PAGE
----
Two thoughts on the timing of Marshawn Lynch's retirement.
The first: It wasn't classy.
When the biggest sporting event in the country is in the final quarter of a one-score game, tweeting to the world that you're hanging 'em up isn't charming or eccentric — it's self-serving. It essentially was Lynch saying, "Hey, 110 million people watching the Broncos and Panthers. Look at me instead!"
Alex Rodriguez pulled a similar stunt in 2007 during the eighth inning of the final World Series game when his agent revealed he would opt out of his contract with the Yankees. That was a calculated declaration, and make no mistake: Lynch's was, too. Which leads me to my second thought on the timing of his announcement: It was perfect. Well, perfect for him, anyway.
If there has been one unifying theme characterizing Lynch's NFL career, it's that he does things his way and his way alone. Of course, how you view Lynch really depends on how you want to interpret the inkblot. It wouldn't be unfair to dislike him.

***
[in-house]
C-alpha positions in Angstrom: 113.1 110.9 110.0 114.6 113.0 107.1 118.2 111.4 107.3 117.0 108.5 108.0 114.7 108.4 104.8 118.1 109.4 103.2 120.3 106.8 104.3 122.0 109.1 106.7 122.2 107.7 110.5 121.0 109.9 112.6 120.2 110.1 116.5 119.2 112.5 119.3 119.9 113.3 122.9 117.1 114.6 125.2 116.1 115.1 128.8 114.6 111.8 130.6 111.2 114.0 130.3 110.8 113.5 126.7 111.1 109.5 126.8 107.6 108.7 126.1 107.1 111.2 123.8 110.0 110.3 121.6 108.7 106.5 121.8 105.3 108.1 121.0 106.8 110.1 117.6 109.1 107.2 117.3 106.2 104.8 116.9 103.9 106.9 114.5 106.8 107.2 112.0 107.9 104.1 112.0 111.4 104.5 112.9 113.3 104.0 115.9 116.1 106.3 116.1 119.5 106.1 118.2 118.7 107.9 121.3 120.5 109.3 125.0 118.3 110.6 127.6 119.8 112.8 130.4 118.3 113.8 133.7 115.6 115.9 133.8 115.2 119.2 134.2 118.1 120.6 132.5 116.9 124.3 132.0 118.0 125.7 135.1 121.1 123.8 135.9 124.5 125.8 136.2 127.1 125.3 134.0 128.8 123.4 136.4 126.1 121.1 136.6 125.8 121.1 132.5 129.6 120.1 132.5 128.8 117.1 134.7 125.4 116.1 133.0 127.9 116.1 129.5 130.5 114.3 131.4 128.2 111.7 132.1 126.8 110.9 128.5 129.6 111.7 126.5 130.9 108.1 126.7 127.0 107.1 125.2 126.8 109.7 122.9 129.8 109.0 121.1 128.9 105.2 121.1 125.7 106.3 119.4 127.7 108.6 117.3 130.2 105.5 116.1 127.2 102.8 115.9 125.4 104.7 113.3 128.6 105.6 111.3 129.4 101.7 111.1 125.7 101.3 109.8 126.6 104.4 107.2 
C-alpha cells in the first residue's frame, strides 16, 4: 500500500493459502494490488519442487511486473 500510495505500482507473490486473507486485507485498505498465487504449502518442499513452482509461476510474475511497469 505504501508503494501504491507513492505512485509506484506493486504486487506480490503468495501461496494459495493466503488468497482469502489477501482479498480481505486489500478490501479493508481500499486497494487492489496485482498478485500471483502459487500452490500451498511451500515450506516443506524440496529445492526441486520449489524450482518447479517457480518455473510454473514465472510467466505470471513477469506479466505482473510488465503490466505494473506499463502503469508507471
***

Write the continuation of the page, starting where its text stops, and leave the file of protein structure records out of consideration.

This is a guy who decided two days before the game that he wouldn't play in Minnesota last month — and, subsequently, stayed home while his teammates battled in sub-zero weather. This is a guy who claims to abhor public attention but has no problem making appearances on Conan and The League, using the media to sell hats, or trademarking phrases such as, "I'm just here so I don't get fined."
Marshawn welcomes the notoriety when it benefits him. But when he has to endure annoying media sessions and the like, the I-don't-want-the-attention-card has long been his golden ticket.
Having said that — it wouldn't be unfair to love him, either. His teammates certainly do. He was a bruiser playing the most physically taxing position in team sports at the highest level Seattle has seen. That's probably why fans spilled their adoration for Lynch on social media. They know the Seahawks wouldn't have a Super Bowl win without Beast Mode.
Could he have announced his retirement more elegantly? Like a lot of things during his career, the answer is yes. But Marshawn doesn't care. And more significant, Seahawks fans don't, either. — Seattle Times (TNS)